We didn't have too much Audience-related work to do on Tuesday. We actually got to do a bit of sightseeing on this day. We went to the Tintoria extorsionists in the AM to pick up our clothes. In the afternoon we went to the North American College to pick up our tickets. The North American College is where American seminarians live while they are studying in Rome. They were helpful folks.
At the N.A. College we got the inside track on what we'd need to do to be one of the lucky couples that would be greeted by the Pope. "Be one of the first three or four couples," the nun coordinating the visits told us. "You'll have to be there about an hour before the gates open at 8:30." She also told us to bring water and sunblock, as the Roman sun could be very hot.
We got to bed early that night. Our goal was to get there for 7AM, meaning a wakeup call of 5:00 to get to St. Peter's Square on time.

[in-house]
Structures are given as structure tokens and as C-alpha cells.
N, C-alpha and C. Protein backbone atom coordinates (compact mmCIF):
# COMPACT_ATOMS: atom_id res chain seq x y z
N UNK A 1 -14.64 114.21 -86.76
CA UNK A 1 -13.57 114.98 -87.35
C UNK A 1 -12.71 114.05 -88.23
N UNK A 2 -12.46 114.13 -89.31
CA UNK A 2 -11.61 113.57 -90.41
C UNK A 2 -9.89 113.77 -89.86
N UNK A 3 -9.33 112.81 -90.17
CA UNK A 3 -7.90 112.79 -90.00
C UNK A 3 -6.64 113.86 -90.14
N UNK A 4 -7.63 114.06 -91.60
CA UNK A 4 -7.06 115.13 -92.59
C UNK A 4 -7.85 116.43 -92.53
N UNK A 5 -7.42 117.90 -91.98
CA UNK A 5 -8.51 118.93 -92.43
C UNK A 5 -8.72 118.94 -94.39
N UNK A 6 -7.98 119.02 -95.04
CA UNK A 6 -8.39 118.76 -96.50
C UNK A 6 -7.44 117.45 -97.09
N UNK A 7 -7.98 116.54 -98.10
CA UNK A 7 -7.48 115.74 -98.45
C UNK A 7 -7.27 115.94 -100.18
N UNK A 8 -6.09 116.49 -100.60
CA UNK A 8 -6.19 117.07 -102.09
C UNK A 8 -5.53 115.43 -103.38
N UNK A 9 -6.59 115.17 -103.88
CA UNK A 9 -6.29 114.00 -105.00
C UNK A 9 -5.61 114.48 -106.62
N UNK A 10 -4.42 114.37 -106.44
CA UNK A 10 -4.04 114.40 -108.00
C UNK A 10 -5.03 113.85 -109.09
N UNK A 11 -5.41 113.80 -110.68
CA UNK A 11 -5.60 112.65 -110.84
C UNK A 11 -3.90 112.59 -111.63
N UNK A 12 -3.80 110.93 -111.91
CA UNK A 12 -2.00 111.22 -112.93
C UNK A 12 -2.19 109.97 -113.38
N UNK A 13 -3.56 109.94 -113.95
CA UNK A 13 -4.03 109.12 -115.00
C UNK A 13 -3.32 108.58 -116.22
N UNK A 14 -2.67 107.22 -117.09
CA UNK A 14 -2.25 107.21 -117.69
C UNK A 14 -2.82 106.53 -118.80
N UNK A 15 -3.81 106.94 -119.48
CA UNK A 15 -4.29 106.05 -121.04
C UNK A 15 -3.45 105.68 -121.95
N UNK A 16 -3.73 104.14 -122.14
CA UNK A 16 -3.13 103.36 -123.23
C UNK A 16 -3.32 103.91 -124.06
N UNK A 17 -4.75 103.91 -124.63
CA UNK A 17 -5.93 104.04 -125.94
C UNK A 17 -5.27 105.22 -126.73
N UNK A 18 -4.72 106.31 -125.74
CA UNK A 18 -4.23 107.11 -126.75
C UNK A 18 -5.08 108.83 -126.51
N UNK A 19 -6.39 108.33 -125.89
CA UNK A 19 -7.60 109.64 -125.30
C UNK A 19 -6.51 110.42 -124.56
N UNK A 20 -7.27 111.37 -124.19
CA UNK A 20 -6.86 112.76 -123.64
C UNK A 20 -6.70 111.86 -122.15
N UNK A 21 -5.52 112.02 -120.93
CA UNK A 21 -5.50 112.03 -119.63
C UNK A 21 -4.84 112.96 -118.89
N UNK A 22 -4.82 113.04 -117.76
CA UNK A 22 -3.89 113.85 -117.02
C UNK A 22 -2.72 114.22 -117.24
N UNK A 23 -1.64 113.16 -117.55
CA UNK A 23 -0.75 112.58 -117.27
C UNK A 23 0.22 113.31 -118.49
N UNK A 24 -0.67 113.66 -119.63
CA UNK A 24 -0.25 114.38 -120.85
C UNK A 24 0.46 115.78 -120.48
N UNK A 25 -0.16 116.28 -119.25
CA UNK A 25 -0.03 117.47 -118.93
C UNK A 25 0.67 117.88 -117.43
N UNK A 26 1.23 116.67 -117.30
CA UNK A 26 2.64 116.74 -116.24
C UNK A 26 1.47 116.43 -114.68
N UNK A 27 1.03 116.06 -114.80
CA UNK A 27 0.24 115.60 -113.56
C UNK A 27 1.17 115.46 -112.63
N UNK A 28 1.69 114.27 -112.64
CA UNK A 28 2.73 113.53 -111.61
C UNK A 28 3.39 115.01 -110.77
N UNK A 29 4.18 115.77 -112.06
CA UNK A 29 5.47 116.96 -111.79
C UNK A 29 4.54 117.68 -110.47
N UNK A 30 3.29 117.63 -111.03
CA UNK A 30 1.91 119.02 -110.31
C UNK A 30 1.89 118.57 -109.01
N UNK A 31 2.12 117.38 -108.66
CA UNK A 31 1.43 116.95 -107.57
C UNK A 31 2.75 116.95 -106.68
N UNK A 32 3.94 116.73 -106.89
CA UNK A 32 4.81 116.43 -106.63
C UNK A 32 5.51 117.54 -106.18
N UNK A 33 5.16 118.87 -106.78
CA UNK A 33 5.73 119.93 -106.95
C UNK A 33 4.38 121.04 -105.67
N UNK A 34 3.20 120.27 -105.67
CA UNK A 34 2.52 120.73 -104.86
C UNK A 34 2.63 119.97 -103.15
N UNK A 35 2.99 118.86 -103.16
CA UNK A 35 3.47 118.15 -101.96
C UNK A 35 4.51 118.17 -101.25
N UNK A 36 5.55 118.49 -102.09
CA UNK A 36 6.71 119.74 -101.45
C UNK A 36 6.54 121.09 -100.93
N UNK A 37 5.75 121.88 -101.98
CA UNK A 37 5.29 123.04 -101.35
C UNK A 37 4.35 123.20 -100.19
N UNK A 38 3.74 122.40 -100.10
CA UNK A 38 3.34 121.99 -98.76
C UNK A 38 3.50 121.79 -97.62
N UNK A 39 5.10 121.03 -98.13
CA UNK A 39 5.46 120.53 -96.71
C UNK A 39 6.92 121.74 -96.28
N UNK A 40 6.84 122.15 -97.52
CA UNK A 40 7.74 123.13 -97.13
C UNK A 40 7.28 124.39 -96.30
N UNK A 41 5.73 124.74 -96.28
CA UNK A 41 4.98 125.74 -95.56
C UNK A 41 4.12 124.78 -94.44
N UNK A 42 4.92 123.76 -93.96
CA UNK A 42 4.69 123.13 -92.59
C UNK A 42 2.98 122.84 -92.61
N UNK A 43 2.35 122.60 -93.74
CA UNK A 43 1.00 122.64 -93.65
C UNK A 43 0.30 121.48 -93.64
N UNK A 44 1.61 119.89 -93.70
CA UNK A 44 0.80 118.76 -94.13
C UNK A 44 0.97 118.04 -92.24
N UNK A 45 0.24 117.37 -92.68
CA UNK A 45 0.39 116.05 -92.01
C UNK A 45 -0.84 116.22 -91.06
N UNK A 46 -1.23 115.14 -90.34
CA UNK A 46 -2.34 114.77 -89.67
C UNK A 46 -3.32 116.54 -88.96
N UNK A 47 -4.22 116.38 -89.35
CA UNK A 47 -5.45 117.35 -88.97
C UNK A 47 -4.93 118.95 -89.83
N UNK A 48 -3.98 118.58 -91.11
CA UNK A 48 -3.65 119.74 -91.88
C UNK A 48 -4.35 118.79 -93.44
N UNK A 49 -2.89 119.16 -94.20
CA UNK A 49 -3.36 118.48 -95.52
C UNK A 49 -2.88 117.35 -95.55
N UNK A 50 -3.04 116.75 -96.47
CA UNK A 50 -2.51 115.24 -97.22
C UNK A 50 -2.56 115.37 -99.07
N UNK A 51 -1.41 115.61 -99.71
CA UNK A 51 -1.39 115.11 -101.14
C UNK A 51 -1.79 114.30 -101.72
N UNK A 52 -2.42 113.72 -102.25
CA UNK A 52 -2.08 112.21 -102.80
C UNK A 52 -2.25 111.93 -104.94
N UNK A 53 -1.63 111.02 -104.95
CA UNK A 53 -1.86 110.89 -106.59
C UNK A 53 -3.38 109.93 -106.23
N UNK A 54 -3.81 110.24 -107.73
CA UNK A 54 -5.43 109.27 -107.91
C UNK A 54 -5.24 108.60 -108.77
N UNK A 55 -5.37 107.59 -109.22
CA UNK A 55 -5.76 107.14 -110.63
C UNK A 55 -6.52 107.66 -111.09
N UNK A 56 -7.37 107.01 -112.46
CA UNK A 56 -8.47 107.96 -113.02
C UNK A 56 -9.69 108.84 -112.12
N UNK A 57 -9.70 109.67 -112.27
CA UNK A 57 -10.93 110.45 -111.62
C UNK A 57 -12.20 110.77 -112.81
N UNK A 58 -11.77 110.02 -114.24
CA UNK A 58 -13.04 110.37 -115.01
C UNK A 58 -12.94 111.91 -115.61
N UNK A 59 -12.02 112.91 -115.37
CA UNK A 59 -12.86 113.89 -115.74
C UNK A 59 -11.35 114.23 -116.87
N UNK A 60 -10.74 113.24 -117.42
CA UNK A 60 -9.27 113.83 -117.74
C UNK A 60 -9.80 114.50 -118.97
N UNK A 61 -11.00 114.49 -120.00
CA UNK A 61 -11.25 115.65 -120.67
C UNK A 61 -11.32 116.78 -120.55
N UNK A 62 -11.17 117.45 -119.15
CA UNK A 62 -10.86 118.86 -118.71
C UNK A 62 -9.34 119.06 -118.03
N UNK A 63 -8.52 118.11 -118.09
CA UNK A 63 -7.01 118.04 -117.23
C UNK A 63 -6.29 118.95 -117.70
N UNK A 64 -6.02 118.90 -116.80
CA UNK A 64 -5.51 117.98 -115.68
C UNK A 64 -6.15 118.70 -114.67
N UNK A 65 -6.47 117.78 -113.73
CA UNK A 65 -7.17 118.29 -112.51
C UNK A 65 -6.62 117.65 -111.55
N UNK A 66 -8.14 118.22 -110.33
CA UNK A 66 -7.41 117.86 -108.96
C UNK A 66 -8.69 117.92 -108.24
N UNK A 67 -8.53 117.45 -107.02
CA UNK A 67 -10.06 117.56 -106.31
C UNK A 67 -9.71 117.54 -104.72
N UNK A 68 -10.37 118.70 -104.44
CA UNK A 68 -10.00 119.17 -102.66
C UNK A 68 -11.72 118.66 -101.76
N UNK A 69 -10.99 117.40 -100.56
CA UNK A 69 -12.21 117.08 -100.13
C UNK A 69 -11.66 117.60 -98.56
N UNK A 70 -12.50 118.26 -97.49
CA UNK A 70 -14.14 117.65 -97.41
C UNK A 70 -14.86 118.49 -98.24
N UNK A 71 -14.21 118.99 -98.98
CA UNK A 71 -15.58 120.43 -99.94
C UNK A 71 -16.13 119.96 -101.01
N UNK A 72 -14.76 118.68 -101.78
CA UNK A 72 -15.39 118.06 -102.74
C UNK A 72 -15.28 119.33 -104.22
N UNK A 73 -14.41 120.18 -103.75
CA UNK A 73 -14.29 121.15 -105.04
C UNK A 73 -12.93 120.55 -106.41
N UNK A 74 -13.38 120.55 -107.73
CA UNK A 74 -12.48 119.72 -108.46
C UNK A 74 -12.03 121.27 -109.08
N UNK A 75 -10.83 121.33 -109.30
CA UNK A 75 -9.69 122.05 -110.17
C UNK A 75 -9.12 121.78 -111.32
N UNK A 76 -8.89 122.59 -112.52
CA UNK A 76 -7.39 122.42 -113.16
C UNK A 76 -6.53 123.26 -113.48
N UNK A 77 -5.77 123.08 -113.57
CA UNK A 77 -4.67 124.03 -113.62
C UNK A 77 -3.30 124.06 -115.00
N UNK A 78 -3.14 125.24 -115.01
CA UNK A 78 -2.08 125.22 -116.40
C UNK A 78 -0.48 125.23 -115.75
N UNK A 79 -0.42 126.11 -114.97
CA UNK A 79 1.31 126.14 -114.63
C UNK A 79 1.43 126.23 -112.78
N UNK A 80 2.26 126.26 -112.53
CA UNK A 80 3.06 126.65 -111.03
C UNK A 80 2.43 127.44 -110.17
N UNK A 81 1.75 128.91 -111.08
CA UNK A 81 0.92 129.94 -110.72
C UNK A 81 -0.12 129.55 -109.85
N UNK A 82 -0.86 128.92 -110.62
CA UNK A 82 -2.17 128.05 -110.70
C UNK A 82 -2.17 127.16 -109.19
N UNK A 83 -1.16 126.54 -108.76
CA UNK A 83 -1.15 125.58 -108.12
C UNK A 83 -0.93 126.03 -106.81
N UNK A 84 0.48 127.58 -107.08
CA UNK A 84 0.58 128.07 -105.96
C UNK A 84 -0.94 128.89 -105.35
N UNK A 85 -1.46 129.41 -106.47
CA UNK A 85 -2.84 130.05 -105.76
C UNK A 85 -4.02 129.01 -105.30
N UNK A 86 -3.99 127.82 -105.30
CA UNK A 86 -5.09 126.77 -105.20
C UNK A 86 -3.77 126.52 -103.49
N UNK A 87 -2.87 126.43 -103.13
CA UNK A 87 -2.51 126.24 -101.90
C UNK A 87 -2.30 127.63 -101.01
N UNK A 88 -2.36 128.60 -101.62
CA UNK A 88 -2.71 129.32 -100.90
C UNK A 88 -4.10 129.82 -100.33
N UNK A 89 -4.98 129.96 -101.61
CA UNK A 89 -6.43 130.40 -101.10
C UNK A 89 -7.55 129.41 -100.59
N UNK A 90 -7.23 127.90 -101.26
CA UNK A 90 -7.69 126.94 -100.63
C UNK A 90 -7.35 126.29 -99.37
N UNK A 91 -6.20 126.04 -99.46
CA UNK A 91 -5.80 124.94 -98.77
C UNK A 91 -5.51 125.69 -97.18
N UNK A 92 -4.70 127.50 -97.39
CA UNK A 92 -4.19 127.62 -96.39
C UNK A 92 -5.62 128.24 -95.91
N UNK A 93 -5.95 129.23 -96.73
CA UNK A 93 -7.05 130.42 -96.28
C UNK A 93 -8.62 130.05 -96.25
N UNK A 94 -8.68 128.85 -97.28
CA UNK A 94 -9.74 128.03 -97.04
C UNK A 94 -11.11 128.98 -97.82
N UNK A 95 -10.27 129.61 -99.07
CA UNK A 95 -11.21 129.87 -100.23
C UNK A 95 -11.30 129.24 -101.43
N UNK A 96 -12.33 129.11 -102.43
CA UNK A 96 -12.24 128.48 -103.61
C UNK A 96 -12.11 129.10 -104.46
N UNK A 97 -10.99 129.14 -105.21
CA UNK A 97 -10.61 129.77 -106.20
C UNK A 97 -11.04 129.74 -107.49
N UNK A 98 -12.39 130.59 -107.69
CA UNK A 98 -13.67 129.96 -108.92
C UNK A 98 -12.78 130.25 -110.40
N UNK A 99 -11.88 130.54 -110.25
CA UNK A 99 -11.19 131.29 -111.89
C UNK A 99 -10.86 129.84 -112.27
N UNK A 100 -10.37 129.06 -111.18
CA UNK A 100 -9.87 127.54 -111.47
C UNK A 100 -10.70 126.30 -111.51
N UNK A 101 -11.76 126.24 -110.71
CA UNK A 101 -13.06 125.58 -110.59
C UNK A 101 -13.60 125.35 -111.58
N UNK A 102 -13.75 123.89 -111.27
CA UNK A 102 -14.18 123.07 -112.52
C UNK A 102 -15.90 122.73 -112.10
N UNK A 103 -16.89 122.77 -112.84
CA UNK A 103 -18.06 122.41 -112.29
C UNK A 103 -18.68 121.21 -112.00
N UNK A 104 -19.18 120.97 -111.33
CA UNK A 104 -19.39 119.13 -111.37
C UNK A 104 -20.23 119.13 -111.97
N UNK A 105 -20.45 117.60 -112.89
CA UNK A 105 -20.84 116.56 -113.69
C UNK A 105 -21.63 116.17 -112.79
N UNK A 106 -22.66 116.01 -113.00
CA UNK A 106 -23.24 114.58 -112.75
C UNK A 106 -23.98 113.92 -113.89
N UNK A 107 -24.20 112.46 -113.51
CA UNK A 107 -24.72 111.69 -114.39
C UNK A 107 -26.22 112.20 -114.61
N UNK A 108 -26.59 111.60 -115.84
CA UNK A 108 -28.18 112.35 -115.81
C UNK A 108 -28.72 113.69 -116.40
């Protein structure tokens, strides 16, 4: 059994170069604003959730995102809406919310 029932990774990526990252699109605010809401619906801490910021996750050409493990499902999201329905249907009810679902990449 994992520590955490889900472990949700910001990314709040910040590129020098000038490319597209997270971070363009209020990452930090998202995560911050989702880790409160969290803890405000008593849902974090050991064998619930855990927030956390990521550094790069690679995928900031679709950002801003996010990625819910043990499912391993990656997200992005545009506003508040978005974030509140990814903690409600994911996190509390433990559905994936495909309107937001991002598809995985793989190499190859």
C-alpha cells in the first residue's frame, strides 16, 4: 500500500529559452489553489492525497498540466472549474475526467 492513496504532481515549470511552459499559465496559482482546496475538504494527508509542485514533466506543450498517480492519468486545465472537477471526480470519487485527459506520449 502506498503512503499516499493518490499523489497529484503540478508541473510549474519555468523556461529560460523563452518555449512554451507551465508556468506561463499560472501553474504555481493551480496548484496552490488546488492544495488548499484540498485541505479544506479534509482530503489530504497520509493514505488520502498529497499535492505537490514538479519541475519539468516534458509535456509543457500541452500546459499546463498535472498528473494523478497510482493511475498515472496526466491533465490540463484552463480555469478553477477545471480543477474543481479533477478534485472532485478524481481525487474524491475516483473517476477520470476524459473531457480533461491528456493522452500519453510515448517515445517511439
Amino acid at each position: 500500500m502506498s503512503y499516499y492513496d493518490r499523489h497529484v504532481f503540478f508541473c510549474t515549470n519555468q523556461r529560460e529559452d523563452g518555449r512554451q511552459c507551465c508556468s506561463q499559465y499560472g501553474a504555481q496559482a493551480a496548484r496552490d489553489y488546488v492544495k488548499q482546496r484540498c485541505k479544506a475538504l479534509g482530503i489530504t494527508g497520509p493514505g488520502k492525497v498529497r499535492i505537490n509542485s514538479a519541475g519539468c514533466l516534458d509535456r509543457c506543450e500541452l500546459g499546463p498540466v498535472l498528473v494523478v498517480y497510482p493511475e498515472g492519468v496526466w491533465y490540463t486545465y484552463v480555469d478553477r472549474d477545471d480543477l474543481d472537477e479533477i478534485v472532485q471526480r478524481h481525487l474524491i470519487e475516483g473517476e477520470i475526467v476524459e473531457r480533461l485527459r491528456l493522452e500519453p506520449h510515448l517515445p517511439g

Day 3 - Wednesday
We awoke at 5:00 and quickly showered and donned our nuptial attire. We were at the collonade outside of St. Peter's by 7:15. We hustled across the square (we had requested to be dropped off on the left collonade; we were dropped off by the right) and made it to the line. There were three couples in front of us - a good position, hopefully good enough for the front row.
We queued up behind the already forming line. We talked to some of the other couples in line, some of whom were eyeing our position enviously. Soon, other groups were arriving. One was a group of Philipino nuns who were absolutely adorable. They wanted to take pictures with us in our wedding clothes. A giant group of Central American women in native dress were also arriving. They were scary. They had their faces painted, and one particularly large woman with tatooed arms looked very much like Vincent Wilfork, the nosetackle for the New England Patriots.